Fast & Furious 6
Director Justin Lin takes the high-speed action franchise to London, with Vin Diesel and Dwayne Johnson along for the ride
A man and his robots watch This Island Earth and pass comment upon the B-picture. That's it
A sizeable cult success in the USA where it's aired on Comedy Central and the Sci-Fi Channel, 'Mystery Science Theater 3000' (aka 'MST3K') has never become established on this side of 'The Pond'. Which is odd given that it's entertaining concept - a space station janitor and his homemade robots are obliged to watch the world's worst movies and we get to eavesdrop on the experience - and wry wit would play well anywhere comedy is appreciated.
'MST3K's 'popularity in America led to its creators, Best Brains Inc, being asked to make a movie. To commemorate this momentous event, the writing staff - having dedicated themselves to taking apart dogs like The Giant Gila Monster, Joe Don Baker vehicle Mitchell and Roger Corman's Teenage Caveman - turned their attention to This Island Earth.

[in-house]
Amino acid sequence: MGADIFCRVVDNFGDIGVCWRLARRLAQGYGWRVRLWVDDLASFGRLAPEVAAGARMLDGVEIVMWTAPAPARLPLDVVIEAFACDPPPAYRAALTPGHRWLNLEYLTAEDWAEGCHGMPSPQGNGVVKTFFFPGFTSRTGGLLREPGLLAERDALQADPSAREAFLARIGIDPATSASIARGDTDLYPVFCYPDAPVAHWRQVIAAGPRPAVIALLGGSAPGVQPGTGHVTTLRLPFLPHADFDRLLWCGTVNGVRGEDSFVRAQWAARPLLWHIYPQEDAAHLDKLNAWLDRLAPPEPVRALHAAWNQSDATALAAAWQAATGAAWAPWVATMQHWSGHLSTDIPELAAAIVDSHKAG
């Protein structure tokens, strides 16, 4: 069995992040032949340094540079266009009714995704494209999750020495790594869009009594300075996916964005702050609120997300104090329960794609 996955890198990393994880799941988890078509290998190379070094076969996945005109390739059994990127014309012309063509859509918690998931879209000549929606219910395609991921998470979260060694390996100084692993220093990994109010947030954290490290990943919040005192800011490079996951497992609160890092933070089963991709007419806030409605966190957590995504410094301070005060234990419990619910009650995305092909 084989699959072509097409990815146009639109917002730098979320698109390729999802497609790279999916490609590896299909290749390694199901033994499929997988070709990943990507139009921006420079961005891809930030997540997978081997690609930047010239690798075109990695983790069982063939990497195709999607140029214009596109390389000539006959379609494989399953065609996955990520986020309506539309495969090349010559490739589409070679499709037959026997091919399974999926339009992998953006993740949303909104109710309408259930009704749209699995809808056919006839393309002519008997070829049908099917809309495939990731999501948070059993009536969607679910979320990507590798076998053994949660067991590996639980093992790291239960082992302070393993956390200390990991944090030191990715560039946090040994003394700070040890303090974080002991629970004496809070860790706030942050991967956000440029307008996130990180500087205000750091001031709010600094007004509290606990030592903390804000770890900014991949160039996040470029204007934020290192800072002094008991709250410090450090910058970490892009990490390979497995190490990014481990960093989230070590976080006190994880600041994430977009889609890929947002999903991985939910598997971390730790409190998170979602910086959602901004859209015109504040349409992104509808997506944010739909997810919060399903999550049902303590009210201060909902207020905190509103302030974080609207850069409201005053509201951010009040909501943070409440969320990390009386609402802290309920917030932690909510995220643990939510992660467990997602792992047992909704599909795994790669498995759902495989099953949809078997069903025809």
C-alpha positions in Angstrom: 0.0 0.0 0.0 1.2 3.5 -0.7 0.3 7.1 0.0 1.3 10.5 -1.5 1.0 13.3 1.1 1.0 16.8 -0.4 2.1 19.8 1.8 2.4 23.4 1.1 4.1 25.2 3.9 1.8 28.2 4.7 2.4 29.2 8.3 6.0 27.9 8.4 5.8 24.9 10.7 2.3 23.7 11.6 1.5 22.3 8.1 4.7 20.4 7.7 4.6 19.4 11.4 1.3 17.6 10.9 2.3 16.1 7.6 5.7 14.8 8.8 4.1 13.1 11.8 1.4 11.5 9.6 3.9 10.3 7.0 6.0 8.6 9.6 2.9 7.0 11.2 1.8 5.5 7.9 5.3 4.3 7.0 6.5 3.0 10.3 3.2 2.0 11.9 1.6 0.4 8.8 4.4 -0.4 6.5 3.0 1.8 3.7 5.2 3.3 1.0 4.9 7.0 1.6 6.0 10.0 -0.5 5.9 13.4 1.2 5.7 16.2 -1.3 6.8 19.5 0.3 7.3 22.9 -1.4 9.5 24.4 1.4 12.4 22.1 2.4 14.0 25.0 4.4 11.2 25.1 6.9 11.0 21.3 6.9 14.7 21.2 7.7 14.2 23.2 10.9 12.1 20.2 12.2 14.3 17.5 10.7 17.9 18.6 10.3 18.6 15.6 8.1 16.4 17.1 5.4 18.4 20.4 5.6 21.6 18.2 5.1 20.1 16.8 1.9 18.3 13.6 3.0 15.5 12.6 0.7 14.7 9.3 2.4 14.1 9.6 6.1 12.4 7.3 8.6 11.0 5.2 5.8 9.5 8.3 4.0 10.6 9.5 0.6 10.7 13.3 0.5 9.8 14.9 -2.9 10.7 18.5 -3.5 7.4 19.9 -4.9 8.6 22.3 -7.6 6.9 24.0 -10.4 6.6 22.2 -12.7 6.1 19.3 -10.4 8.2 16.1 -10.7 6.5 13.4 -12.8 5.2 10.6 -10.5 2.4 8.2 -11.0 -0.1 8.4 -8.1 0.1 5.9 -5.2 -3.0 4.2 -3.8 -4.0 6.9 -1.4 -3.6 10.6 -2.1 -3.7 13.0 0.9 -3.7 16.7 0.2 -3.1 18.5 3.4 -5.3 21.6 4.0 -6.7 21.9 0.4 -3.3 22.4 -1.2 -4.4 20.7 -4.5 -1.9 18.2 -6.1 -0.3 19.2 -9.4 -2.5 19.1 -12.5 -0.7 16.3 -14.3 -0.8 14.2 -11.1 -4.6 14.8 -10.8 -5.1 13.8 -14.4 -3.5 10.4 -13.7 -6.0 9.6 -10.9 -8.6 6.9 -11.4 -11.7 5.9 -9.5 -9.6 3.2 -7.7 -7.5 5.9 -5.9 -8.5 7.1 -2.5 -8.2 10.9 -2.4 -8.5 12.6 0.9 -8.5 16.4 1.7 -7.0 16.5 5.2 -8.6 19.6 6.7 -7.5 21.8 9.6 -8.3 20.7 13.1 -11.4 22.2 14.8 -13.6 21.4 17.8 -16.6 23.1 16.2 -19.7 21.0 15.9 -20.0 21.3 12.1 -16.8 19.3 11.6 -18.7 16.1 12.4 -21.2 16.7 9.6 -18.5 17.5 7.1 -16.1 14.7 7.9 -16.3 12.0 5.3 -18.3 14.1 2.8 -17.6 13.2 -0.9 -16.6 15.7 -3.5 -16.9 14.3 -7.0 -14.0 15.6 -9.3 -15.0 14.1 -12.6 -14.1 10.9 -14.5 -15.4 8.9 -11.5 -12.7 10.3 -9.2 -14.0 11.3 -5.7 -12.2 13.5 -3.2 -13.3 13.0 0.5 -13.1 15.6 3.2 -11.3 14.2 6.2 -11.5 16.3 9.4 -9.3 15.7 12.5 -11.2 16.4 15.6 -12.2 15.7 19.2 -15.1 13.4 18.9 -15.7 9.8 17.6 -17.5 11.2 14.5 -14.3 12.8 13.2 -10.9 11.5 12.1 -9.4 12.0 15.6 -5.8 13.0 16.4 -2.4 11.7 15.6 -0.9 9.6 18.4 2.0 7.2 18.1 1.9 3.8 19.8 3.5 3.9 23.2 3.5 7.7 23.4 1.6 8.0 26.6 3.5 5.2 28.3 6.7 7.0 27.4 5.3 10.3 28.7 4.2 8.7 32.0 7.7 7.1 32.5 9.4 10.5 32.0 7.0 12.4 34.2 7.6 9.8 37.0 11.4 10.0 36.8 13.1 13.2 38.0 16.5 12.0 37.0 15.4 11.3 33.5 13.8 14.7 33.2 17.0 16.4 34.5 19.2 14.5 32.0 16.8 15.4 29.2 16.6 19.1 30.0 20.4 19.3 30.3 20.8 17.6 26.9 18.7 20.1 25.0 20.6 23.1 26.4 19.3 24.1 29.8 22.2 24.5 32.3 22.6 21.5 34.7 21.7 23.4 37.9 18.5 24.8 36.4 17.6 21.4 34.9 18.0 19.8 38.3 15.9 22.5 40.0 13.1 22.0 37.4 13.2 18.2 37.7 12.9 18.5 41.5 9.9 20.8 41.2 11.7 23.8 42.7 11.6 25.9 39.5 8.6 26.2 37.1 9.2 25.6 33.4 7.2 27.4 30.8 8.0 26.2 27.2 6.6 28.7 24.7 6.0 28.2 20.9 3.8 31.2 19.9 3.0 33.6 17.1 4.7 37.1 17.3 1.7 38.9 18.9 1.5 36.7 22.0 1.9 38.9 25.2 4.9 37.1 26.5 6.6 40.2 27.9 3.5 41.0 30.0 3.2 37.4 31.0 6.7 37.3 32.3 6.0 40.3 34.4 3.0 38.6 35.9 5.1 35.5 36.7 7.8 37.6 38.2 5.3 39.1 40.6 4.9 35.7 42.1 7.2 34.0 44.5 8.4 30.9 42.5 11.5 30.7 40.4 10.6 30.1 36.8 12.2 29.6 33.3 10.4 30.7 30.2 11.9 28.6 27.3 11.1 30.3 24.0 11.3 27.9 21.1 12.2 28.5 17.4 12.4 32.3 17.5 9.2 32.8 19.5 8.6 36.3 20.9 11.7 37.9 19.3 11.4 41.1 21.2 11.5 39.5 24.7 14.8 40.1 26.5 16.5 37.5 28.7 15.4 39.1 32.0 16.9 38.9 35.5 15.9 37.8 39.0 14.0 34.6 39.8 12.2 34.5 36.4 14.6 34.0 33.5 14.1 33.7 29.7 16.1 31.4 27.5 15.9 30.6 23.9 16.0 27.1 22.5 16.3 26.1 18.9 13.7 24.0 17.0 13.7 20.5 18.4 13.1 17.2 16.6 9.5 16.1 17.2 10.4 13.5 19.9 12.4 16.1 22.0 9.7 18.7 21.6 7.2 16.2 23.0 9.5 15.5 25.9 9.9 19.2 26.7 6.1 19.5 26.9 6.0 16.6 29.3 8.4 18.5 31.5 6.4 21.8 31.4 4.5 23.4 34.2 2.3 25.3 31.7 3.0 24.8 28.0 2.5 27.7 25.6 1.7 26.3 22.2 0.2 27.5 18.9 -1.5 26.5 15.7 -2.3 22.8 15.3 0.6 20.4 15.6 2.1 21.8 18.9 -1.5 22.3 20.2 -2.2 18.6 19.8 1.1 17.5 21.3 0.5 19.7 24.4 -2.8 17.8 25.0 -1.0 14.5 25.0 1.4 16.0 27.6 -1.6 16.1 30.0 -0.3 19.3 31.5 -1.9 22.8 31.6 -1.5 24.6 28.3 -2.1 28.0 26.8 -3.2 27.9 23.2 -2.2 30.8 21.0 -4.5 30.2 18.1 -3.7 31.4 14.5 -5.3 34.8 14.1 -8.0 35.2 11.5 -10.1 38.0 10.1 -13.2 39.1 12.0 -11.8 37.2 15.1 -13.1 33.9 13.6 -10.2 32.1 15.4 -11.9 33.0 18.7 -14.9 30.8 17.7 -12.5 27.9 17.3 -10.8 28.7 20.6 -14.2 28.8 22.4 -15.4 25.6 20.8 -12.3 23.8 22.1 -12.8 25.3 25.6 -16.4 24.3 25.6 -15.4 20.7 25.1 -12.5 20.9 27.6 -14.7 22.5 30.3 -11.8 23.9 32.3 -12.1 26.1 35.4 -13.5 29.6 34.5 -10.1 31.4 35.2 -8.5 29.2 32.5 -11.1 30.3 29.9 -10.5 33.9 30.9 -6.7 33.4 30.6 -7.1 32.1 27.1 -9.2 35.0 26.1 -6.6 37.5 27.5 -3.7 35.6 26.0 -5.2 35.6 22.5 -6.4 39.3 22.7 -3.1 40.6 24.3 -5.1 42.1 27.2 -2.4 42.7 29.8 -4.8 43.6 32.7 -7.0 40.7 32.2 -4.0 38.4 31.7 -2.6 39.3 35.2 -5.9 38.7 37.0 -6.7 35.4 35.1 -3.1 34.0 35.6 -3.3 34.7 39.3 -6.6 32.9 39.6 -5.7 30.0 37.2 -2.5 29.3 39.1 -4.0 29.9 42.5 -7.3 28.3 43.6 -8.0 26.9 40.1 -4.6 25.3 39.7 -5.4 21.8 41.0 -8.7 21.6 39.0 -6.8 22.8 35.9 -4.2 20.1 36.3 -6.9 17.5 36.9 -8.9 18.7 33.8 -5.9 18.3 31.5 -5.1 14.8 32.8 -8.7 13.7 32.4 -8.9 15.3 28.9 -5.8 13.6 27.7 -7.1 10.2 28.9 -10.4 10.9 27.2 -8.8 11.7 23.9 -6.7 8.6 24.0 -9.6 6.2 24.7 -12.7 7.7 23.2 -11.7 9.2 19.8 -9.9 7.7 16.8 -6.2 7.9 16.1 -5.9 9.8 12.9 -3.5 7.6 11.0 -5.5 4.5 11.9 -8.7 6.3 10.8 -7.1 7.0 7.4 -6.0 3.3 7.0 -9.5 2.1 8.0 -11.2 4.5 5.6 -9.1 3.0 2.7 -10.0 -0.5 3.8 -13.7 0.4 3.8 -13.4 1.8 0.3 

Since Joseph M Newman's picture is considered a classic in some quarters, the Best Brains boys were rather brave to put it under the microscope. Brave, or should that be stupid? Certainly Mike Nelson (pretty much playing himself) and sidekicks Tom Servo (Servo) and Crow T Robot (Beaulieu) score fewer hits here than they did upon disasters such as I Accuse My Parents - a musical about alcoholism and teen murder - and Manos: The Hands Of Fate, the infamous first and last movie from fertilizer salesman-turned-director Harold P Warren.
It's also hard to square this polished picture with the wonderfully ragged TV show that became required late night viewing and continues to perform well on the marathon circuit. Still, if it's not the best advert for the programme, there are enough strong gags here to satisfy the casual viewer. And if you like what you see here, you're going to love the original shows, what with them enjoying a new lease of life on DVD.
The TV show might be funnier but this is pretty solid introduction to the 'MST3K' phenomenon.
Film4.com editor Catherine Bray find a lot to like about Hirokazu Kore-eda's ninth feature Hirokazu Kore-eda's Like Father Like Son is, like Asghar Farhadi's The Past, a Competition film whose basic
Film4.com editor Catherine Bray gives her thoughts on Asghar Farhadi's The Past My third Competition film seems the most likely Palme d'Or contender so far: Iranian auteur Asghar Farhadi's The Past